Cloudsweeper Project Estimates Your Inbox's Worth to Criminals
People who have ever wondered why online criminals would want to gain access to their email accounts now have a way to find out: Two researchers at the University of Illinois at Chicago have created an online service that checks a person's Gmail account for sensitive information, offers to encrypt the information and then estimates how much access to the account would be worth on the black market.
The service, called Cloudsweeper, sifts through a person's inbox looking for password-reset or account-recovery emails as well as other sensitive account information. If it finds clear-text passwords, the service will offer to encrypt them. Then, the service will use current prices found on black-hat forums to put a price on the user's inbox.
Most people do not consider how much they rely on a single email address for the security of their other accounts, Peter Snyder, a Ph.D. student in computer science at the University of Illinois at Chicago and the primary lead on the Cloudsweeper project, told eWEEK.
"The fact that your one email account, in reality, can give someone access to a hundred other accounts really catches people by surprise," Snyder said.
While the use of easy-to-guess passwords and the reuse of a single password across multiple accounts are the major threats to the security of online accounts, criminals are increasingly finding ways to abuse the account-recovery options of online services. In June 2012, attackers intent on taking control of Web-infrastructure firm CloudFlare rerouted the CEO's voice mail and then used his Gmail account recovery to reset corporate passwords. While the company reacted quickly, the attackers gained access to sensitive corporate accounts before CloudFlare regained control.
Cloudsweeper evolved from a simple script originally created by Chris Kanich, an associate professor at the University of Illinois at Chicago, who had initially written a small Python program to search inboxes for passwords and delete the sensitive codes. In September 2012, Snyder worked with Kanich to turn the script into a service, later adding the ability to encrypt the passwords. In March, the researchers began adding the capability to value the potential access to each account, which went live June 26.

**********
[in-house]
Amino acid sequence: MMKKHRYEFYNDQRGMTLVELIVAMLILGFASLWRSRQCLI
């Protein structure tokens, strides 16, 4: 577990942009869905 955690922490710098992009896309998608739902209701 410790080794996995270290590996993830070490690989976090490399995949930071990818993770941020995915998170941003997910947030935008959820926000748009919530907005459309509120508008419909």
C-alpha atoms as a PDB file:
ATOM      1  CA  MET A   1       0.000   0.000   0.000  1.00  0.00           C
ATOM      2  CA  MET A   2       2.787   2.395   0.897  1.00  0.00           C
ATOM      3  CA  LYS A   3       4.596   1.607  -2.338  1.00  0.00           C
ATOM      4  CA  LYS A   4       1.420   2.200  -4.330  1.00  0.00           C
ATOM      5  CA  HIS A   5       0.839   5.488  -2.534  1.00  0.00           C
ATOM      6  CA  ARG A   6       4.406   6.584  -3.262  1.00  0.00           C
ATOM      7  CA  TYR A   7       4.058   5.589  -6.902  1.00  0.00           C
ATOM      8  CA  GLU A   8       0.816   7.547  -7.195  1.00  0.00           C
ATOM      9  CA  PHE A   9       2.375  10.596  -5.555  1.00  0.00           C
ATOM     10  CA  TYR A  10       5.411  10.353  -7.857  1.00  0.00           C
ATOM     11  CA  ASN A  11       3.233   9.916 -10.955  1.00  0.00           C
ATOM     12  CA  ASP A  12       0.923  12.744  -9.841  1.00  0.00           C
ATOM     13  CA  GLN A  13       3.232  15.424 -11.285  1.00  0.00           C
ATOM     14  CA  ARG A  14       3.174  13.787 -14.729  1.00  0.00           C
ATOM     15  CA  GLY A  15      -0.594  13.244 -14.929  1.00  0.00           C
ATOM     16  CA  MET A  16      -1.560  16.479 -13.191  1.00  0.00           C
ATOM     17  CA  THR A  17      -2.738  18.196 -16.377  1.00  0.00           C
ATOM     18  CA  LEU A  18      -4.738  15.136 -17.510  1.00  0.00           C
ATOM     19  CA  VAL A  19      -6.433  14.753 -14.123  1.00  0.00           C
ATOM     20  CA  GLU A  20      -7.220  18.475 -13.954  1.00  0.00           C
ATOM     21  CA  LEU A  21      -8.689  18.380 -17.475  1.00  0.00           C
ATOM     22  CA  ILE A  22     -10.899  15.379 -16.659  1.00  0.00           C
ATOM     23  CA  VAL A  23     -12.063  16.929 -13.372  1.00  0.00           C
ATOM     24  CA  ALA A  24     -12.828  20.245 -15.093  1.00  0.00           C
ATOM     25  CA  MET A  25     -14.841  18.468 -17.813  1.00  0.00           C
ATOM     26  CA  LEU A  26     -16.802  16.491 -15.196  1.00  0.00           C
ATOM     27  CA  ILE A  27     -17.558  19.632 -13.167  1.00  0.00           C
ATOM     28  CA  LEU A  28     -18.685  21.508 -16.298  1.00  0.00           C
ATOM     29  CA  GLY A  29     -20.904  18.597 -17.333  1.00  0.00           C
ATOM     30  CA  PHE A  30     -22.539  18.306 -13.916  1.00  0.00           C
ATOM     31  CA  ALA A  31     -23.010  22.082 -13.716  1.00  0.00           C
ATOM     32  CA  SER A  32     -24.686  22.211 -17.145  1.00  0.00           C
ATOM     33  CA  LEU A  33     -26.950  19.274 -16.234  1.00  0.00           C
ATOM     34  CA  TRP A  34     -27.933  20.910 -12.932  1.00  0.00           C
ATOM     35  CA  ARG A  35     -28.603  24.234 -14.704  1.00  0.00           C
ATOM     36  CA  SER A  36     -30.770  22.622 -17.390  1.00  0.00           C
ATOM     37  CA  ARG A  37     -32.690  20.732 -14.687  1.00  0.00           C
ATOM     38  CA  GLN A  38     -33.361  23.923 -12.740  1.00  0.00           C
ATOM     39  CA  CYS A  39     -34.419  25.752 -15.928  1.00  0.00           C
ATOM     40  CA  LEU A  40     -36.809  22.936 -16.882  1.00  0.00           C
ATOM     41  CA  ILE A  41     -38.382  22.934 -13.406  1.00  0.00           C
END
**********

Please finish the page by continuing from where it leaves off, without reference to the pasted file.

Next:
While the average user may have little to fear from attackers targeting their personal email accounts, the idea of the Cloudsweeper project is to help users determine how much they rely on a single email address, Snyder said. The idea of putting a value on people's account has boosted the project's popularity. In the week since the group launched the feature, more than 25,000 people have signed up.
The service does require the user to trust Snyder and Kanich, since their script has access to the user's email account. However, the Cloudsweeper script uses the open standard for authorization (OAuth) to access accounts, and the user can revoke access at any time. In addition, the research project is listed in the University of Illinois at Chicago's human research protocol database as UIC IRB 2012-0774, providing additional checks on the authenticity of the program.
"At the end of the day, we have to rely on the user trusting us," Snyder said.
While it's not required to use the service, the researchers also ask users to opt in to some anonymous data collection. The researchers plan to study the password habits of other online services. While Cloudsweeper only works with Gmail at the moment, the researchers may create similar services for Yahoo, Windows Live Mail or other services, Snyder said.